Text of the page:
Thanks to Edward Snowden, the entire world now knows that it is being watched, or at least listened to, by the US National Security Agency, which along with some of our allies, such as the United Kingdom, is monitoring an ever increasing amount of electronic communications. This includes collecting information on Americans, which activity constitutes the most blatant and extensive violation of the Fourth Amendment ever witnessed in this country. The “oversight” of the Foreign Intelligence Surveillance Court is a clear sham, since virtually every aspect of this mechanism is classified and there is no provision for advocates arguing against the NSA. That the court is simply a rubber stamp is strongly suggested by the statistics: over the entire 33-year period of its existence the FISA court has granted 33,942 warrants and denied 11. One would have to believe that America is filled with terrorists, spies and wreckers, like the USSR under Stalin.
In addition to compelling communications companies by secret warrants to turn over their data and say nothing about it, the NSA has also been bugging foreign embassies and offices of the European Union, acts which can hardly be justified by the eternal war on terrorism. Unfortunately, many foreign governments, such as Germany, whose privacy laws are certainly being violated, are loathe to offend the United States. Governments inevitably like other governments, especially when it comes to angry citizens in the streets.
Snowden is quite clearly a whistleblower, but as an embarrassment to the government, even a government touted, ironically, to be the most transparent ever, he must be punished, for which President Obama has been using with great enthusiasm the Espionage Act of 1917. Odd, I thought that espionage involved an enemy, a foreign government to whom the secrets are given, though I imagine every government considers the press to be an enemy. Even more odd, all this raw data being collected by the NSA is in fact being turned over to a foreign government – by the NSA itself. Would that not make the NSA more open to a charge of espionage than Snowden, who leaked no information to any foreign government, made no money and is now seriously in danger of losing his freedom and perhaps his life?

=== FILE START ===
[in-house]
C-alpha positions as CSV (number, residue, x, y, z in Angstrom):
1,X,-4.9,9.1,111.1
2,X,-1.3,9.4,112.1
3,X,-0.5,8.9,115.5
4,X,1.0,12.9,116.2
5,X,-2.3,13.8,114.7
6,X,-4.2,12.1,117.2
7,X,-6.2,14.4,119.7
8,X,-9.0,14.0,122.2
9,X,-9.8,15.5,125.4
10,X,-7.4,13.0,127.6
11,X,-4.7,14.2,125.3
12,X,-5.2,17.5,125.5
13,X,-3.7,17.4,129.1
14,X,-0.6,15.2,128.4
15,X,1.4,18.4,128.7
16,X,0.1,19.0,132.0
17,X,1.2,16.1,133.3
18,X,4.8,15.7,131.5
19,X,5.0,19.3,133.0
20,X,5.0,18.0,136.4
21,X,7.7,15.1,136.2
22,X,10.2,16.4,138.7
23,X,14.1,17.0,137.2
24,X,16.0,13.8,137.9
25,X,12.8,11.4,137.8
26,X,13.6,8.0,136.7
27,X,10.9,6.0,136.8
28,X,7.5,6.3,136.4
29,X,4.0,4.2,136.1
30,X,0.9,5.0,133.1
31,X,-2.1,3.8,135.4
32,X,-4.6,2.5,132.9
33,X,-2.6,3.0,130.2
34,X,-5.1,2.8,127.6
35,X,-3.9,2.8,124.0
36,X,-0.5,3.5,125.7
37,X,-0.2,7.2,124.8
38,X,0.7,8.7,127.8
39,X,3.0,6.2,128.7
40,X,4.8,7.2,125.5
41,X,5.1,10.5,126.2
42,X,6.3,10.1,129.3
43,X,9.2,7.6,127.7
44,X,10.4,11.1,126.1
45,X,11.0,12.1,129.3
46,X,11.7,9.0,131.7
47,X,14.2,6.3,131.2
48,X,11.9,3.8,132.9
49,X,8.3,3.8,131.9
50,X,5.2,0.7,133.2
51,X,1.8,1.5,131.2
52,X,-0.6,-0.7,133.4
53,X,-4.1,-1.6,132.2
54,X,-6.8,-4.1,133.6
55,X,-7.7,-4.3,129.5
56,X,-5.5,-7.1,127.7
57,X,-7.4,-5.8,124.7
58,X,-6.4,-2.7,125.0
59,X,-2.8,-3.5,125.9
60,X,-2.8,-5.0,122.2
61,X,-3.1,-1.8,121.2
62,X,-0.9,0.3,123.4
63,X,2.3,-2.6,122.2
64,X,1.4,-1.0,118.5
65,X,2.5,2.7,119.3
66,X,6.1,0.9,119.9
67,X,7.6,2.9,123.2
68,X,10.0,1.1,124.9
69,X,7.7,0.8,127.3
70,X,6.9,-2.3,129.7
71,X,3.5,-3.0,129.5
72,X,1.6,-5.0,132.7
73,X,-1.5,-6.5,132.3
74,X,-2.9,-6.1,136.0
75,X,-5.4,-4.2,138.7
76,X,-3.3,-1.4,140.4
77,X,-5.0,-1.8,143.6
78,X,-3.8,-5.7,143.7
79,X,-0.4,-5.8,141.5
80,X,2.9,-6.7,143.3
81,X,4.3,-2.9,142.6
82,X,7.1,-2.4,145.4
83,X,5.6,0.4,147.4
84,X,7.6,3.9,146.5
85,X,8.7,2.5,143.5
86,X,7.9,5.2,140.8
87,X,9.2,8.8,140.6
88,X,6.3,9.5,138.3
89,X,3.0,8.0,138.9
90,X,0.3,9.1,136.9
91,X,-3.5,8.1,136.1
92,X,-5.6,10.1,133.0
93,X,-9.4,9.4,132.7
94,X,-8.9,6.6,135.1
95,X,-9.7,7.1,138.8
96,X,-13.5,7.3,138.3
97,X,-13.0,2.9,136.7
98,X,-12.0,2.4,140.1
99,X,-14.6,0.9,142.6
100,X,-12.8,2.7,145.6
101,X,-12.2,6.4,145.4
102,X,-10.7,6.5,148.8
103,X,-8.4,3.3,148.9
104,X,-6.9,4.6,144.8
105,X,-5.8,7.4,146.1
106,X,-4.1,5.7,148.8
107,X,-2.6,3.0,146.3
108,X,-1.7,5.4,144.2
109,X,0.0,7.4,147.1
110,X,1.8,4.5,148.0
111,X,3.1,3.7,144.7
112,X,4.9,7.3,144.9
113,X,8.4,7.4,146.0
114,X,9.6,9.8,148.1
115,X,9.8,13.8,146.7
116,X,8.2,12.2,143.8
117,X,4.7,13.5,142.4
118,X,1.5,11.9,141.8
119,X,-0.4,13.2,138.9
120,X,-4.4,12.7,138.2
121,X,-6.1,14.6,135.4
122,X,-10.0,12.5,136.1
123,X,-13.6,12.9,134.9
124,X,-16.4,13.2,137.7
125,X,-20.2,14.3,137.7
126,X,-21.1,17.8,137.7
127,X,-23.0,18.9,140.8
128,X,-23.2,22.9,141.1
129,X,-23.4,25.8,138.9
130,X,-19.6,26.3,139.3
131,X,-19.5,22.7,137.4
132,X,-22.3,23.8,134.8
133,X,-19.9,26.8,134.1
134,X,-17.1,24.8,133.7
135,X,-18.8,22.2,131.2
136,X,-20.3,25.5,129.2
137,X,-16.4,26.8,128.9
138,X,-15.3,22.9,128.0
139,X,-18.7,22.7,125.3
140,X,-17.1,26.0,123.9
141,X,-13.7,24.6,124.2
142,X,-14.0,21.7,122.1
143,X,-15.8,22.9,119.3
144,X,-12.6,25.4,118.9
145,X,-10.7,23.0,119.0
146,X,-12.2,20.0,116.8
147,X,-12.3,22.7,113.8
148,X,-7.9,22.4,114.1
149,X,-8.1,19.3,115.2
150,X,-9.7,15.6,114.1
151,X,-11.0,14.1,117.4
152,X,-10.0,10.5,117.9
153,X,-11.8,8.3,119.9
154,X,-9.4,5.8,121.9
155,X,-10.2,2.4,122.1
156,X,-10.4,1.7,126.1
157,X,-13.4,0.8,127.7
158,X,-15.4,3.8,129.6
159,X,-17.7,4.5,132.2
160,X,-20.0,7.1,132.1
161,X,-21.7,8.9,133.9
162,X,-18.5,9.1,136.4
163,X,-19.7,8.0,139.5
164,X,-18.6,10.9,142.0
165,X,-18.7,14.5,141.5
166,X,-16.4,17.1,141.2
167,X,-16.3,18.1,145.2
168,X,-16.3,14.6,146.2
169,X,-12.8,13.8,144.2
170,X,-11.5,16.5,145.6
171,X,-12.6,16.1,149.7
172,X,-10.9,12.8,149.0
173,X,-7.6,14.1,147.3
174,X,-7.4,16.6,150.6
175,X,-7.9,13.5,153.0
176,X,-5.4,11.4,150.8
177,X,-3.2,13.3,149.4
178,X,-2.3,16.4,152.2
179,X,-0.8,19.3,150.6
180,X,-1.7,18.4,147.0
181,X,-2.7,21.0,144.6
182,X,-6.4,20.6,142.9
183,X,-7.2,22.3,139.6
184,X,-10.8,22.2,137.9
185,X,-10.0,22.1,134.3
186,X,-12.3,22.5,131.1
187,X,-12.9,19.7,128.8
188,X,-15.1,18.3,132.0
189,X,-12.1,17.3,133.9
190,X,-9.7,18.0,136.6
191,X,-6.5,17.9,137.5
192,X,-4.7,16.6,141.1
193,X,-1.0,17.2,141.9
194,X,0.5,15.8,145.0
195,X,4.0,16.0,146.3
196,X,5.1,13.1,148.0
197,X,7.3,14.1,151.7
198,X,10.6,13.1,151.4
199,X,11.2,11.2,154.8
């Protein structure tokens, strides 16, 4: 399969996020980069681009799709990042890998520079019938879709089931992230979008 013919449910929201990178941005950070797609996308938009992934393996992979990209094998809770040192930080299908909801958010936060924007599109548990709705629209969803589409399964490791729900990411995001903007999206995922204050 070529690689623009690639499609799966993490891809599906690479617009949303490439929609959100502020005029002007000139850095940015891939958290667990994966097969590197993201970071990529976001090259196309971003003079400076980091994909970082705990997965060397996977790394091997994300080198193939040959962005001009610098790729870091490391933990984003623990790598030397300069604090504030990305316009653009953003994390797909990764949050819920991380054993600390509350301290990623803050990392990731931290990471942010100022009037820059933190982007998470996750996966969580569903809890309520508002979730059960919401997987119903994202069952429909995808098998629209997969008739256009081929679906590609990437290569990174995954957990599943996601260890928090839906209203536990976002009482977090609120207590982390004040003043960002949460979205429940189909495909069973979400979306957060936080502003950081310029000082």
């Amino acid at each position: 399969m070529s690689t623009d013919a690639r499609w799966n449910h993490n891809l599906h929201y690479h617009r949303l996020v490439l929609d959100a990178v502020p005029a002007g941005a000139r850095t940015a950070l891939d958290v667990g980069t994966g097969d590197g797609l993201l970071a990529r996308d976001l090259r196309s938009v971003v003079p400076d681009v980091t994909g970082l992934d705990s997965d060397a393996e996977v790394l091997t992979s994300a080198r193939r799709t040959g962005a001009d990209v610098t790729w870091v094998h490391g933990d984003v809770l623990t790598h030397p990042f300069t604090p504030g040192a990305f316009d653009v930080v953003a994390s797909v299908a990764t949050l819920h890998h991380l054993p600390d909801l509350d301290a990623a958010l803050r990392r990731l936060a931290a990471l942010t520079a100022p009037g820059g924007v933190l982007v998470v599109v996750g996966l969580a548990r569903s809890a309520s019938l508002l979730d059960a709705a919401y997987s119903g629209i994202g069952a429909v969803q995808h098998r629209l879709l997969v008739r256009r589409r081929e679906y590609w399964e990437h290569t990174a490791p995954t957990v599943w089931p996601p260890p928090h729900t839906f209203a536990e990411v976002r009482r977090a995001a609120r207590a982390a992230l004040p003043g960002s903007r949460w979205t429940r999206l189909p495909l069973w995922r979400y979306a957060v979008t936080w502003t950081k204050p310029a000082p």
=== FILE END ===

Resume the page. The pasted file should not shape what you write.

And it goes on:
The foreign country so privileged to receive all this information, including masses of data about American citizens? Why, Israel of course. Our “special relationship” with Israel has cost the American taxpayer billions, has injured our national interests and embarrassed us before the world for decades, and now we discover that Israeli intelligence agencies are in possession of huge amounts of information about everyday Americans who have committed no crimes. But let’s be fair. We do get something in return: an Israeli company, Narus, has been supplying the NSA with new technology that helps facilitate the collection all this vital data. Further, part of the agreement to share all this intelligence is a request that Israel “destroy upon recognition” any communications involving American government officials. Apparently ordinary Americans do not matter.
And if you actually believe Israel will honor this request, you put yourself right in the company of the thoughtful people who deny the Holocaust, think there is no global warming and consider the American health care system to be the best in the world. Why would the Light unto the Nations ignore any of this information when they are already recognized by our own government to be running one of the most aggressive espionage campaigns against the US, putting them in the same league as Russia and China? Remember Jonathon Pollard, whose paid espionage was so extensive that even the normally compliant US government has resisted Israeli pressure for his release? The FBI and counterintelligence agents have publically stated that the Israeli network in the US is one of the most extensive and damaging. “But everyone does it.” No, not to this extent they don’t. Corporations may be spying on one another around the world, but our other important allies are satisfied with the mutual sharing of intelligence. Simply put, Israel spies on us. But then, we are spying on everyone on the planet, including ourselves, so perhaps we have something in common with our special friend in the Near East?
Finally, spying can be juicy. In 1997 the Washington Post and others reported that the NSA had caught a phone conversation between a Mossad (Israel’s CIA) agent at the Israeli embassy in Washington and the Mossad chief in Tel Aviv. The agent spoke of a mole high in the Clinton administration, which triggered an FBI probe, which in turn brought on a reaction from Mossad when they discovered they had been overheard. A bugging team was sent to Washington, and among the targets was Monica Lewinsky, who subsequently provided some 30 steamy chats with our nation’s horniest President. Israel threatened to leak the tapes if the FBI search for the mole continued. No more is heard of the affair, and no mole was ever revealed. We mortals will probably never know for certain if all this actually happened, but the known history of Mossad is filled with such spy thriller operations, and Israel knows exactly how much it can get away with fin the US, which is a lot.
This is yet another example of what happens when domestic politics are allowed to determine foreign policy.